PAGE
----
Bennett and Fiennes decided to relocate the space of the original show (a traditional, end-on staging in a theatre) to a non-theatrical, found location–an abandoned shopping mall–and explored the possibilities it offered for re-thinking and re-creating the choreography. With this the mise en scène became a mise en lieu, which completely re-contextualized the original piece, creating a desolate, abandoned, real world for its characters’ dystopian existence.
Fiennes and Bennett in their collaboration further rethought the piece. The markedly theatrical costumes of the original performance (designed by Anna Jones) in the film are replaced with costumes, which use more muted tones. The cream, grey, pastel-blue, soft peach, and brown colors, and the more formal attire recall the aesthetic of the 1950s and evoke some post-war melancholy.
When creating the original dance piece, Bennett and Jones were inspired by the paintings of a contemporary Berlin-based Serbian artist, Goran Djurović. In the film, Bennett and Fiennes further explored this stimulus. The color scheme of the costumes was influenced by the work of Djurović, and the compelling senses of light and space in those paintings were translated into the visual language of the film. Using the found light sources of the space, Fiennes and cinematographer Remko Schnorr paint with the lighting and create a destitute, forlorn atmosphere contrasting darkness with shafts of white light coming from the ceiling, softened occasionally by smoke.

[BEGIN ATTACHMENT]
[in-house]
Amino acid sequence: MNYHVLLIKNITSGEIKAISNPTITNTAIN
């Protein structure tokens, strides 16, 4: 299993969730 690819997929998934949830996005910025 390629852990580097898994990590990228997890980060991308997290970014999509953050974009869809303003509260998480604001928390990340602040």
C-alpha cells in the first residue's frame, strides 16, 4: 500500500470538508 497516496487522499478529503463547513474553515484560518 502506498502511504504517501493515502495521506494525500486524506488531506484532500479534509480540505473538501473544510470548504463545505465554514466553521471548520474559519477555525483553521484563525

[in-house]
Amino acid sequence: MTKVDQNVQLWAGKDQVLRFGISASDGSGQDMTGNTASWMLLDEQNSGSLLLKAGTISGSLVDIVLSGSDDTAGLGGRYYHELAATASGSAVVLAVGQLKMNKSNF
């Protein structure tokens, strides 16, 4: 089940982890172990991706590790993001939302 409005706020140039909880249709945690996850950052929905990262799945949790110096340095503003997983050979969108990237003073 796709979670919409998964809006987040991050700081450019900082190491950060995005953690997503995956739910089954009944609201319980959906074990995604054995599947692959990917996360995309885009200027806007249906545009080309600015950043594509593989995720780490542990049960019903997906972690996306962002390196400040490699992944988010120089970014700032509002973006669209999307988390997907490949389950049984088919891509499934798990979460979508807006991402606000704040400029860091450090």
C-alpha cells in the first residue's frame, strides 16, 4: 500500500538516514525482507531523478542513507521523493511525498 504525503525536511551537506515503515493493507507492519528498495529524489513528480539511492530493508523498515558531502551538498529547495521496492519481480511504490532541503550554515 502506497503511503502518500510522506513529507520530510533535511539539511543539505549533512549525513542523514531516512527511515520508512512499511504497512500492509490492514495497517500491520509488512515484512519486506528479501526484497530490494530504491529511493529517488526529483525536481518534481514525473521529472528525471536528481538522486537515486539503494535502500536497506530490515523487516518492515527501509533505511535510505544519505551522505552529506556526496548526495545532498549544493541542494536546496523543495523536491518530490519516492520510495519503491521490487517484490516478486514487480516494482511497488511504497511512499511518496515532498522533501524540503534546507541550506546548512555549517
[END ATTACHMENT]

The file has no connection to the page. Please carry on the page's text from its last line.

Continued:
The space plays a vital part in the film: it is a post-apocalyptic, surreal, but charged environment, almost breathing together with the moving figures (somewhat reminiscent of The Zone in Tarkovsky’s Stalker). The glass walls obscured by white paint (to keep out the unwanted gaze), the distressed lino, the bare counter by the hollowed partition walls, the remains of signs, the cracked mirror mended by thick yellow and orange tapes–bear traces of a once abundant and busy life. The soundscape (kept from the original dance piece, created by Andy Higgs and Jim Pinchin) contributes to an industrial, remote and melancholy feeling, giving an impression that here time stands still.
The characters, who appear in this desolate and broken space, are abandoned, lonely, feeble and somewhat frustrated. Archetypical, yet surreal creatures, who like disparate survivors of a catastrophe, slowly come to their senses.